September 13, 2012 /24-7PressRelease/
-- Recently, Governor Brown signed a bill into law that provides trial assistance to children and other vulnerable victims of sex crimes. Supporters of the law believe strengthening protections for victims will also increase convictions for those accused of sex crimes
New California Sex Crimes Law Explained
Fran Pavley (D-Agoura Hills) introduced Senate Bill 1091
, which passed with unanimous, bipartisan support in both houses. It expands current law that allows certain victims in the state, including those of homicide, elder or dependent abuse and rape, to have up to two support witnesses with them in the courtroom. The law now includes victims of child pornography, pimping, pandering and sex trafficking.
Victims of these crimes are now allowed to have one support witness appear with them on the witness stand and the other witness to be present in the courtroom. The second witness's testimony is also admissible in court and is taken before court proceedings begin.
Implications of the New Law for Defendants
The bill's author believes that the new law will affect over 200 cases in Los Angeles County alone when it takes effect on January 1, 2013, including 126 child pornography cases, 97 prostitution cases and three human trafficking cases. This means defendants in these and other sex crimes cases will face not only their accuser, but two supporting witnesses the victim chooses. Defendants, on the other hand, are not granted such support.
Penalties for Sex Crimes Now Covered by the New Law
The new law grants more support to victims of Internet sex crimes
and other sexual offenses in section 266 of the California Penal Code, including pimping, pandering and sex trafficking. Section 266 outlines the penalties those accused are likely to face if convicted.
Under section 266c, those convicted of coercing another person to engage in various sex acts through fear tactics may face up to a year in county jail or two to three years in state prison. The law defines "fear" as fear of death or physical injury to the victim or the victim's family.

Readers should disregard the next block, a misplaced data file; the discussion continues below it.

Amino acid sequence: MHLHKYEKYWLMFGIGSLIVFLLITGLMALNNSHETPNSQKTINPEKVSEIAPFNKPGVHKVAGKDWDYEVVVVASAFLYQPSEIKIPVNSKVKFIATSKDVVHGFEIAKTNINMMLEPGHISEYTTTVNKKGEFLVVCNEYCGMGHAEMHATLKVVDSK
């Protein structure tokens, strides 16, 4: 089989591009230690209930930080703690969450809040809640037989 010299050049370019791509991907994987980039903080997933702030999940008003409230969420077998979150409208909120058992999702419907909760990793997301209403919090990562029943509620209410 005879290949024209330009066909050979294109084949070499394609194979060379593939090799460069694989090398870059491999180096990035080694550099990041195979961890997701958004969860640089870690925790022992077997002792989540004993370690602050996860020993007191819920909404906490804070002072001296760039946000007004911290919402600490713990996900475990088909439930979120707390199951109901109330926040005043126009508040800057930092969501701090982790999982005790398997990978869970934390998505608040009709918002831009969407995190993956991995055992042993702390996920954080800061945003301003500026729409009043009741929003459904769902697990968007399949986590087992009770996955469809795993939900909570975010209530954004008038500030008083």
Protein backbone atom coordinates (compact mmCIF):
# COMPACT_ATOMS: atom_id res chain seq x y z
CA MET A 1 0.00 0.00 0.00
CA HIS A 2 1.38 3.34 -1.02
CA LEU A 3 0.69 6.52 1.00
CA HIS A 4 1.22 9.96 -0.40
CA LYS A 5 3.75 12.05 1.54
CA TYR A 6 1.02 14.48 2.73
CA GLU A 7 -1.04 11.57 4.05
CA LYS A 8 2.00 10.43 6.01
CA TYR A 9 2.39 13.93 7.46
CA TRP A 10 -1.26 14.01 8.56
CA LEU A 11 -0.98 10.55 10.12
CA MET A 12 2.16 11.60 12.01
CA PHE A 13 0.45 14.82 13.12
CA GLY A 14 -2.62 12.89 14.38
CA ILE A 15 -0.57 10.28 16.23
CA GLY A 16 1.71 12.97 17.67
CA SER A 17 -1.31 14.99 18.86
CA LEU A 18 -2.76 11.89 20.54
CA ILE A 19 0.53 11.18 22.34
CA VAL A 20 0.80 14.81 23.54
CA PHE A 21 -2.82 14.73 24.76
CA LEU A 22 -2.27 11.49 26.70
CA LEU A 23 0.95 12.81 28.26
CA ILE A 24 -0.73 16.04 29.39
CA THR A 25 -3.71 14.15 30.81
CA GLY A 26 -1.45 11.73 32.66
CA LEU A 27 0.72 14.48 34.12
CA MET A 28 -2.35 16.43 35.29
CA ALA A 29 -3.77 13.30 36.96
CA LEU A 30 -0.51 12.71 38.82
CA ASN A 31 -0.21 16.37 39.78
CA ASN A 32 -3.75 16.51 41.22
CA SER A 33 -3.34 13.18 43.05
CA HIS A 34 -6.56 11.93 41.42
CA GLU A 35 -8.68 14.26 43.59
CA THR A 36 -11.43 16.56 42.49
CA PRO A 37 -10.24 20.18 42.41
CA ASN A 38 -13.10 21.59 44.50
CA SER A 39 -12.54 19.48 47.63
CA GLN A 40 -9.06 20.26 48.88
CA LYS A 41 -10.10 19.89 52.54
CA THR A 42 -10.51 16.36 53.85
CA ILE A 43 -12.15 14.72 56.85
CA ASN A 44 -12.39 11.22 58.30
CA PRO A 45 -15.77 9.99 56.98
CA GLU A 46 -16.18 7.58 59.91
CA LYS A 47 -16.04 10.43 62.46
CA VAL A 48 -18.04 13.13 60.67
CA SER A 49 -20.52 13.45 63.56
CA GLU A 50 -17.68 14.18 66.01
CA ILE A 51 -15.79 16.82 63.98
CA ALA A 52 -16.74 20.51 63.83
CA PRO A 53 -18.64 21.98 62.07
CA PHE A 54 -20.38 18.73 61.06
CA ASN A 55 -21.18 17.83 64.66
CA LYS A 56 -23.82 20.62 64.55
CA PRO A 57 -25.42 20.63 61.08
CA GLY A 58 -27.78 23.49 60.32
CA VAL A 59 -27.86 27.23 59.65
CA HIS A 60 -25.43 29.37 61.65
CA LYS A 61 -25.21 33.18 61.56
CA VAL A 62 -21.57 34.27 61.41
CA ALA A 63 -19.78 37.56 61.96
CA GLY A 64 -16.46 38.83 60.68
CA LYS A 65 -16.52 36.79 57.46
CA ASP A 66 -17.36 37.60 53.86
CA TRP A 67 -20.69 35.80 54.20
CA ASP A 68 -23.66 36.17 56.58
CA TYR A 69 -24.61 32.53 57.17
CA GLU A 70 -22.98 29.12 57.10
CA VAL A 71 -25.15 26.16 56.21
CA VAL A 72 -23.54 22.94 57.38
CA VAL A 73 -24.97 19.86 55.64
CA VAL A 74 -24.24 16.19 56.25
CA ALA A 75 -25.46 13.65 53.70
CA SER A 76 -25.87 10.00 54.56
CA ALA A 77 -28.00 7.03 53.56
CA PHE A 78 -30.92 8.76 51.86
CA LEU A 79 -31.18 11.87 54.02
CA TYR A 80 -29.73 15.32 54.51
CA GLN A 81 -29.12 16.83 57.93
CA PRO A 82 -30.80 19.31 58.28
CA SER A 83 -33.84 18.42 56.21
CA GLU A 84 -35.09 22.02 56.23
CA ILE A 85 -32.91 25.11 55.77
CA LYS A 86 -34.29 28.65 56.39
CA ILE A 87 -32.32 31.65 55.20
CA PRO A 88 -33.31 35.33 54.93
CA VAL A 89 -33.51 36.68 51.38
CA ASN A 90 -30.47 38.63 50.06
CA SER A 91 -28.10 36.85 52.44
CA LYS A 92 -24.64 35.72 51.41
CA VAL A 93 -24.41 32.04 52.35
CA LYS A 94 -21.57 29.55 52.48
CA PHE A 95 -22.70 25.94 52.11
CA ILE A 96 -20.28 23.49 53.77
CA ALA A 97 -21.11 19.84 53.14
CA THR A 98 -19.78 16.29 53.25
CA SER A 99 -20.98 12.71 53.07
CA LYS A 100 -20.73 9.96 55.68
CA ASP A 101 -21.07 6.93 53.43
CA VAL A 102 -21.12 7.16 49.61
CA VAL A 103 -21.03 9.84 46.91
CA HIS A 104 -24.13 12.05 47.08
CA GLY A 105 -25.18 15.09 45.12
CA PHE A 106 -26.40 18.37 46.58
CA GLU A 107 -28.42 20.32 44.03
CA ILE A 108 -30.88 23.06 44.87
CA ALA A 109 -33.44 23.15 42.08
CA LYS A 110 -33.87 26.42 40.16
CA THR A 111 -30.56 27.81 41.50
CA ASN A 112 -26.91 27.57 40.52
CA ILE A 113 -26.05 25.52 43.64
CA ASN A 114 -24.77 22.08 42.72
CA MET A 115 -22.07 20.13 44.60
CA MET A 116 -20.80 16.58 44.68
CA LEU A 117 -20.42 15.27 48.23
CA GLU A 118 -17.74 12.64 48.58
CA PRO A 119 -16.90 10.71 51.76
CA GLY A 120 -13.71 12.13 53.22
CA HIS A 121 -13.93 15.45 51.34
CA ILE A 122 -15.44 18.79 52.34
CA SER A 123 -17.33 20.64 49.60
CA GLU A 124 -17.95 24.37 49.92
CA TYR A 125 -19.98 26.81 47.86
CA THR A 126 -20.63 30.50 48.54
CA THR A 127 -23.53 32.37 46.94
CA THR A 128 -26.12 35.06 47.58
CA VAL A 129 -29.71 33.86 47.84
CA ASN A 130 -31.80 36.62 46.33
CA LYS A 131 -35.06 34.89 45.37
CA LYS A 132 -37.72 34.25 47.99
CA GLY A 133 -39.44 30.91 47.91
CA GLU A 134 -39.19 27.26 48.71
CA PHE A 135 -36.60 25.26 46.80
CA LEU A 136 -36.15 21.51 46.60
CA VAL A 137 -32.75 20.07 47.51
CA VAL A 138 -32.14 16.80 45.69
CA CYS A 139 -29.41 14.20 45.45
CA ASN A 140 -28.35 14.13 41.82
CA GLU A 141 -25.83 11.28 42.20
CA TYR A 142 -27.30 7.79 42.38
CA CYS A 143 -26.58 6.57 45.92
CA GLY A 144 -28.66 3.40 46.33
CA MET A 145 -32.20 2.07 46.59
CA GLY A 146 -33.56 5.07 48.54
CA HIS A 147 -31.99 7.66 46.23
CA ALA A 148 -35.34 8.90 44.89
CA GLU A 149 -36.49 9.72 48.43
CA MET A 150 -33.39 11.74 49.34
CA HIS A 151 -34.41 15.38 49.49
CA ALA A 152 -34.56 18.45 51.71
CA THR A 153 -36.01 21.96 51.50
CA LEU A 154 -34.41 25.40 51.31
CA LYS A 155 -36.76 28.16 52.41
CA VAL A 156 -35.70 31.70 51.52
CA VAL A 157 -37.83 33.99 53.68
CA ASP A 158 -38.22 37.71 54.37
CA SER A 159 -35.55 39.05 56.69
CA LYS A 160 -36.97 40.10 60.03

Section 266i defines pandering and outlines penalties for those convicted of pandering. Pandering occurs when one person tries to persuade another into prostitution through promises, threats, violence or other methods. Those convicted of pandering face felony charges. If the victim of pandering is a minor under the age of 16, a convicted individual may face up to eight years in state prison.
The sex trafficking of minors under 16 is also a felony, as outlined in section 266j. If convicted, those accused of giving, transporting or otherwise making available children under 16 for sex face up to eight years in state prison and fines up to $15,000.
California's penalties for sex crimes are tough and the new law may make it more difficult for those accused of sex crimes to avoid conviction. If you have been accused of a sex crime involving a minor, contact an experienced criminal defense attorney to explore your options and better ensure that your rights remain protected.
Article provided by Valencia, Ippolito & Bowman
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